Supporting Troops Afterwards

Ben Parkinson was a British soldier. I say was, actually he still is, but his days of active duty are over.

He was blown up by a landmine in Afghanistan. His injuries were horrendous. He lost both legs, and suffered 35 other injuries, including damage to his spine, pelvis, hands and spleen. He has brain damage as well.

Ben Parkinson, bronzed, good looking, six feet four inches tall, is now a physical wreck who will need 24/7 care for the rest of his life. And this week he was awarded compensation for those injuries of some 300,000 dollars.

Now frankly, that sum would not buy you a place to park your car in central London for very long, and the award has outraged many. A former Chief of Staff of our armed forces said that as a nation, we really should be ashamed.

I talked to Ben's parents about their son. They are happy to devote the rest of their lives to his care, but they need to buy him a home, to equip it, and to ensure he gets all the help that is necessary. It will take a great deal of money. The award does not begin to meet his needs. And to make them even angrier, they know that others are treated very differently.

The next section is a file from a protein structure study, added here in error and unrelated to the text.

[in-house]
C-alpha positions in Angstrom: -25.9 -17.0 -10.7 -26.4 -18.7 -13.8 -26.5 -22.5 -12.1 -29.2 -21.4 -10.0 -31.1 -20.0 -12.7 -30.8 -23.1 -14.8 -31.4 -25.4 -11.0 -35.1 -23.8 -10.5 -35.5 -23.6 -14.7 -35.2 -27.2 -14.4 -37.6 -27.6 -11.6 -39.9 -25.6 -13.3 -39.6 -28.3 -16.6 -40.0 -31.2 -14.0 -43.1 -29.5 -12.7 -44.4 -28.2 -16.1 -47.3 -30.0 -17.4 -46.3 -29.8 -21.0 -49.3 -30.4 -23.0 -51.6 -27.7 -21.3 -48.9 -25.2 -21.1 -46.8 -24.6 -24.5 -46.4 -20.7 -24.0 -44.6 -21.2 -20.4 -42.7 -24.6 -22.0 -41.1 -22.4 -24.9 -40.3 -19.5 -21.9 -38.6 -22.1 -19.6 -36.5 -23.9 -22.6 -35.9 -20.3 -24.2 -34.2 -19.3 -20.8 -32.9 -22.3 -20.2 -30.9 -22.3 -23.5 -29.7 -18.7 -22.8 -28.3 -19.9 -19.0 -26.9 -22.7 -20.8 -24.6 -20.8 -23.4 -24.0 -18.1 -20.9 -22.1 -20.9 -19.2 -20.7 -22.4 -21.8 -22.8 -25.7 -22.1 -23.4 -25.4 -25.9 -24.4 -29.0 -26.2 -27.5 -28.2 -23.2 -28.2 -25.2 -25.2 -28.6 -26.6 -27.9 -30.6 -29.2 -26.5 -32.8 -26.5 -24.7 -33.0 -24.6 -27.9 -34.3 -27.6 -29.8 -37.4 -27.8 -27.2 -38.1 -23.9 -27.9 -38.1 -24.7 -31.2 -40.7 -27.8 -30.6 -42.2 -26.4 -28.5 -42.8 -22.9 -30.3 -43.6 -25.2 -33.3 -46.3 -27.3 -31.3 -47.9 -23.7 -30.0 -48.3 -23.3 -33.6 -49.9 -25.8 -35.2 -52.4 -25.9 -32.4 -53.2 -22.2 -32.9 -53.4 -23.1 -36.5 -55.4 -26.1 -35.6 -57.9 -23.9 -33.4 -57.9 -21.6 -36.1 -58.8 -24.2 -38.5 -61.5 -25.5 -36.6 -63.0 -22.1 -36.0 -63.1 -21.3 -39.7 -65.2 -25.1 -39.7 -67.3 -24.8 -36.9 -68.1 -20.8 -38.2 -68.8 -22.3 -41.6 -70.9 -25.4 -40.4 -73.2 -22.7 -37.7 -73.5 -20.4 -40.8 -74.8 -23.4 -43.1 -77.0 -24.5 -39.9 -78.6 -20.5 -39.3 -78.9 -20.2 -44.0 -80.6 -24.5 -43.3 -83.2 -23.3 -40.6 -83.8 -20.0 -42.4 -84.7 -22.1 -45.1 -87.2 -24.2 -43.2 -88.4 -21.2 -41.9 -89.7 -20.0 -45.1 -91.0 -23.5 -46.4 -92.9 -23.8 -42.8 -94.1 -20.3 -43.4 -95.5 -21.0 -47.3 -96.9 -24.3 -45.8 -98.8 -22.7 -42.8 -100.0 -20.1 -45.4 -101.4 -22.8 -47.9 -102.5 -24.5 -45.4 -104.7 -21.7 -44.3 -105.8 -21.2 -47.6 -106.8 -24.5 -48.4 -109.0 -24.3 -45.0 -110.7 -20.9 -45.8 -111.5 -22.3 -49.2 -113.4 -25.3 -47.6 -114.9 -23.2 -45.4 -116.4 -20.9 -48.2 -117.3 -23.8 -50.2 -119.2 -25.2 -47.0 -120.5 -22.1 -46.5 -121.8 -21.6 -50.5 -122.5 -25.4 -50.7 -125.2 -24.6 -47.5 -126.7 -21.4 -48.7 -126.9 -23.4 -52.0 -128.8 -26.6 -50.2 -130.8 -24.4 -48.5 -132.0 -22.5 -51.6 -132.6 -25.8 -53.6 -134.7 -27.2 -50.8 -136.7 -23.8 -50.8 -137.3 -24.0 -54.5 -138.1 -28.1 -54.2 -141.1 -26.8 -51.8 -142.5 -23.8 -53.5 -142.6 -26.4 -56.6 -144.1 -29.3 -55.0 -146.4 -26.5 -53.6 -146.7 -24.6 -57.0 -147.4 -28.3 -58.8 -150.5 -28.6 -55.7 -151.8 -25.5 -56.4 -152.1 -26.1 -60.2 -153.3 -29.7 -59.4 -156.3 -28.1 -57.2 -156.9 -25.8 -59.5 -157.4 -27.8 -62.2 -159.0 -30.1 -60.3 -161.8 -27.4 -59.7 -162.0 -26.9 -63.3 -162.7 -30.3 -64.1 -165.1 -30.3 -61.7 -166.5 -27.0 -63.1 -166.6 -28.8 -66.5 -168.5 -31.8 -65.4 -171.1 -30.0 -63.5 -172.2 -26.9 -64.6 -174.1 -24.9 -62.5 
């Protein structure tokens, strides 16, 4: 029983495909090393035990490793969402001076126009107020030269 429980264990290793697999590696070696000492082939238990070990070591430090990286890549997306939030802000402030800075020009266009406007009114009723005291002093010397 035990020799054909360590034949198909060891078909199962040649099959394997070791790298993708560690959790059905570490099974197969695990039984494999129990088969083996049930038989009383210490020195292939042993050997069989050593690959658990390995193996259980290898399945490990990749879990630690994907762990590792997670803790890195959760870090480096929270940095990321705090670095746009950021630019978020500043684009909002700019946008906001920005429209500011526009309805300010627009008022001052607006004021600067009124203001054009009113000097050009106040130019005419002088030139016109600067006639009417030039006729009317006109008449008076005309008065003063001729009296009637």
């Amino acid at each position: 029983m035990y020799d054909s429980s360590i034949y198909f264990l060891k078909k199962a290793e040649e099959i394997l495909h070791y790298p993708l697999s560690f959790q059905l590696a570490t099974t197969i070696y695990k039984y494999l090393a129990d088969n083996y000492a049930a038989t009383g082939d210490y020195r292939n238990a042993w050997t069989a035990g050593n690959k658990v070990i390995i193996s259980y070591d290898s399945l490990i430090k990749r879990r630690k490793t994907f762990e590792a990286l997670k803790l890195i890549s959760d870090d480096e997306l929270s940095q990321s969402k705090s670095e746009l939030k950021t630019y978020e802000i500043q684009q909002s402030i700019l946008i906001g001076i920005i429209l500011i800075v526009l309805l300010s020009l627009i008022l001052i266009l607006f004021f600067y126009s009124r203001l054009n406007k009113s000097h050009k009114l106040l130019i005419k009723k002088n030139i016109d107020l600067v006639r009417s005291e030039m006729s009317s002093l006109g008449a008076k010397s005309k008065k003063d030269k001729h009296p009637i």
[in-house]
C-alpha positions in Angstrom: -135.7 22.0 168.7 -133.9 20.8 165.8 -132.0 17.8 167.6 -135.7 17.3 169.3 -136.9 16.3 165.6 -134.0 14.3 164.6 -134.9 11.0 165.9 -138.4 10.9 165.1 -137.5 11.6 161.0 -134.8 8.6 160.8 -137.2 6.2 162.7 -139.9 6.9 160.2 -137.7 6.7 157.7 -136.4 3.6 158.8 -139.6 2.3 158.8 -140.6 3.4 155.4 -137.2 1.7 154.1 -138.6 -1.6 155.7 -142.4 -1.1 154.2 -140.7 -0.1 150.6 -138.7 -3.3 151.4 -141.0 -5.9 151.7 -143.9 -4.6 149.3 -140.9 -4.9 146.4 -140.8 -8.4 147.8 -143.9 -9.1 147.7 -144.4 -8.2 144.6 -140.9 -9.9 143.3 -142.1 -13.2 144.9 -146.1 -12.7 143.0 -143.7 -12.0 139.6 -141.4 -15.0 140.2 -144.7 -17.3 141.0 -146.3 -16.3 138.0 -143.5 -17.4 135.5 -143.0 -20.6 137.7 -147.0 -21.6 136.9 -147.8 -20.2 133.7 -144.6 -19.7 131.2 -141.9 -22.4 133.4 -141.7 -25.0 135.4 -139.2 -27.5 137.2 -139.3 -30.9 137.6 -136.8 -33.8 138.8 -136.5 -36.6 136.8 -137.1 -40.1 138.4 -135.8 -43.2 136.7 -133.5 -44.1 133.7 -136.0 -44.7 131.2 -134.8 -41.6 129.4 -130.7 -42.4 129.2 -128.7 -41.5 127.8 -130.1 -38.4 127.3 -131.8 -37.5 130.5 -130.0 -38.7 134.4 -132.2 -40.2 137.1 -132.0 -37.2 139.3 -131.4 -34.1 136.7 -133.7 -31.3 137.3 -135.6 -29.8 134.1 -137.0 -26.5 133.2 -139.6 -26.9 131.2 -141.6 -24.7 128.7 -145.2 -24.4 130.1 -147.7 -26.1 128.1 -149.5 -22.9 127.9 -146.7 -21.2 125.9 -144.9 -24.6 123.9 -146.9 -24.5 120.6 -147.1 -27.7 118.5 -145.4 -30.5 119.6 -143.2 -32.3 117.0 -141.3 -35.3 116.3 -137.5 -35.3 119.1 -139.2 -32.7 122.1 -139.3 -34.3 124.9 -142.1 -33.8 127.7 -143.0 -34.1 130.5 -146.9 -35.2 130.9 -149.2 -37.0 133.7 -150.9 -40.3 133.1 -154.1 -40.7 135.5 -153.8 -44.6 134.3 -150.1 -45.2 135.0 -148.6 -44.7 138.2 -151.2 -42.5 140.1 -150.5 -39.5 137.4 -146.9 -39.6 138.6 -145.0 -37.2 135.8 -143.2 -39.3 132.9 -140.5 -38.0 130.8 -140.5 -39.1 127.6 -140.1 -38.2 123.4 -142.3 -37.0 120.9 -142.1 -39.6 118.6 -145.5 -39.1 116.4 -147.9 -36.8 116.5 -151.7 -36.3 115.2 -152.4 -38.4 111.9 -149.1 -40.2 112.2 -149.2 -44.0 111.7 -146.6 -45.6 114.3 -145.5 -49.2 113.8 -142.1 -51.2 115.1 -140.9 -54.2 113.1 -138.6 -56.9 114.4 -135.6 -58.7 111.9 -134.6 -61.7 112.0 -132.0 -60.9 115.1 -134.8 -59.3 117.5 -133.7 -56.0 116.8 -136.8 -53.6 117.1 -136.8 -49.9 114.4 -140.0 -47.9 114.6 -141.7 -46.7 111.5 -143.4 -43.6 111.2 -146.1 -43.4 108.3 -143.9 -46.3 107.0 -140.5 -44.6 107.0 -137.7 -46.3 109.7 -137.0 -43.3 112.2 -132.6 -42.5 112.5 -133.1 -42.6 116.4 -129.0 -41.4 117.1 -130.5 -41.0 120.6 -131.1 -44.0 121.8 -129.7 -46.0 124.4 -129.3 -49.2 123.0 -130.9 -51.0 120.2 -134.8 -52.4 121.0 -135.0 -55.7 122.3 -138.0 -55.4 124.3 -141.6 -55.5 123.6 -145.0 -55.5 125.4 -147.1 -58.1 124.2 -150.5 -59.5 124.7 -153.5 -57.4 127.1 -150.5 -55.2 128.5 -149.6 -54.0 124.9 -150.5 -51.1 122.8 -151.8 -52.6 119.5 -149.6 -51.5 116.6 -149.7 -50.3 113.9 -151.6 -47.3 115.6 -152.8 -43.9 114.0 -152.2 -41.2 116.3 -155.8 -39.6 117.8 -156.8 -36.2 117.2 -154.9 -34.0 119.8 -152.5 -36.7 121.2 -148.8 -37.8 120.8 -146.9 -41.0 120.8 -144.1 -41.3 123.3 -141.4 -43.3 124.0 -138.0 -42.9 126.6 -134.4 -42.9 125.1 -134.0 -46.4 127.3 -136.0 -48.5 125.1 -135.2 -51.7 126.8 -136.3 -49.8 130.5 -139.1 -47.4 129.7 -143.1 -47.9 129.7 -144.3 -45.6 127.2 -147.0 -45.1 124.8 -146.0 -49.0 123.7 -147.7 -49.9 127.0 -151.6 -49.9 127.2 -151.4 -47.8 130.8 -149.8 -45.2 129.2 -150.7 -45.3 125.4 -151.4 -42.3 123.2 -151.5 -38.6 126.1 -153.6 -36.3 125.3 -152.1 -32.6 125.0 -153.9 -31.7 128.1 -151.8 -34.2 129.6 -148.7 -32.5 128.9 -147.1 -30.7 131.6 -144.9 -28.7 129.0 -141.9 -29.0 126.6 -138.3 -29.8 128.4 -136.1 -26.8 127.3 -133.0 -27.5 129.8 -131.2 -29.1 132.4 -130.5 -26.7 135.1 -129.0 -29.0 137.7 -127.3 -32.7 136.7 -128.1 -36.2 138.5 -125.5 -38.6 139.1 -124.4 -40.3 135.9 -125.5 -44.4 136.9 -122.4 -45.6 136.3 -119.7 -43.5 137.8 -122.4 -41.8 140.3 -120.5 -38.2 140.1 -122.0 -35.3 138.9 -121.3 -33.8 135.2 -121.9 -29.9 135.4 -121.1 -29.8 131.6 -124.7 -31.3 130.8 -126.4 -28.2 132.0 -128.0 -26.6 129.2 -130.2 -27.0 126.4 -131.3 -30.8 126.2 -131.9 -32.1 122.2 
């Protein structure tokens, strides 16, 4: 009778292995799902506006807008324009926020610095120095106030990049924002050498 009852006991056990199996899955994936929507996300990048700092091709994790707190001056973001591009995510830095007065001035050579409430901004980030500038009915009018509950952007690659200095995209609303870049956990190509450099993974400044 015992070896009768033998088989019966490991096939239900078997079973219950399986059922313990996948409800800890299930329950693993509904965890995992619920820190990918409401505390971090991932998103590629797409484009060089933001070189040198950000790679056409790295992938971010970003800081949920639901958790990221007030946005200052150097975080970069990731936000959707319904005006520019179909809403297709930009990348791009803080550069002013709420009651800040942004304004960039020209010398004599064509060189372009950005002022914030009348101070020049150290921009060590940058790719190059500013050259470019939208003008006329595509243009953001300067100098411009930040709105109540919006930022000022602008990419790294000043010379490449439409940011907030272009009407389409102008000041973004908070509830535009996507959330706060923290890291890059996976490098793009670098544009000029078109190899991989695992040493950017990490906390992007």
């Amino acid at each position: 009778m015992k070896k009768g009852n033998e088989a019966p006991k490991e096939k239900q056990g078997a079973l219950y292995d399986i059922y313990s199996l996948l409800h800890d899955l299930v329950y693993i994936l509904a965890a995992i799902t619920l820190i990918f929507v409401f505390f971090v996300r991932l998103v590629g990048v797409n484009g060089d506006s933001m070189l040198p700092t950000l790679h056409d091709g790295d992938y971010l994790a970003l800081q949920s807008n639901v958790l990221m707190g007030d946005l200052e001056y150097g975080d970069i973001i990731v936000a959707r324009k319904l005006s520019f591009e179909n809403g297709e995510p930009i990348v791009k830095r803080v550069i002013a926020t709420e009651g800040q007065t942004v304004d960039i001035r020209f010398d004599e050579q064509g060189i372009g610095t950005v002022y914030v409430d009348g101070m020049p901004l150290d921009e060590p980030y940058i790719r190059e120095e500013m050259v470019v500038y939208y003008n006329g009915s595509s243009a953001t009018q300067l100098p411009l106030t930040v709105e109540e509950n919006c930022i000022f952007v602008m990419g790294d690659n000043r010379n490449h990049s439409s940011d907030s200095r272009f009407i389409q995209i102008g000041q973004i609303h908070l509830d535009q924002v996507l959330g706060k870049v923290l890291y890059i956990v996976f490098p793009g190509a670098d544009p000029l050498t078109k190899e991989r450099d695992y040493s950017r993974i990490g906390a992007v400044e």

One opposition politician here contrasted Ben's award with that of a secretary at the Ministry of Defense, unable to work because of a thumb injury, who was paid a million dollars compensation. Ben's parents, Diane and Andy, will fight on for their son. And already our government has promised to review the formula for calculating compensation for soldiers -- so he might end up getting more.

But whatever we give the Parkinson family, it will never be enough. There's a growing list of our soldiers, and of course of yours, who have died for their country both in Afghanistan and in Iraq. And there's a much longer list of those who have suffered physical or mental damage which will blight the remainder of their lives.

Your President recently compared the struggle in Iraq to that in Vietnam. Well there is certainly one similarity. We will continue to see on our streets the scars of those who have suffered long after the fighting in those countries has ceased. And our duty to those who have suffered while wearing their country's uniform is absolute.

It seems to me that Ben and all the thousands like him, who are suffering here and in your country, must simply be given whatever they need, whatever the cost.
by Peter Allen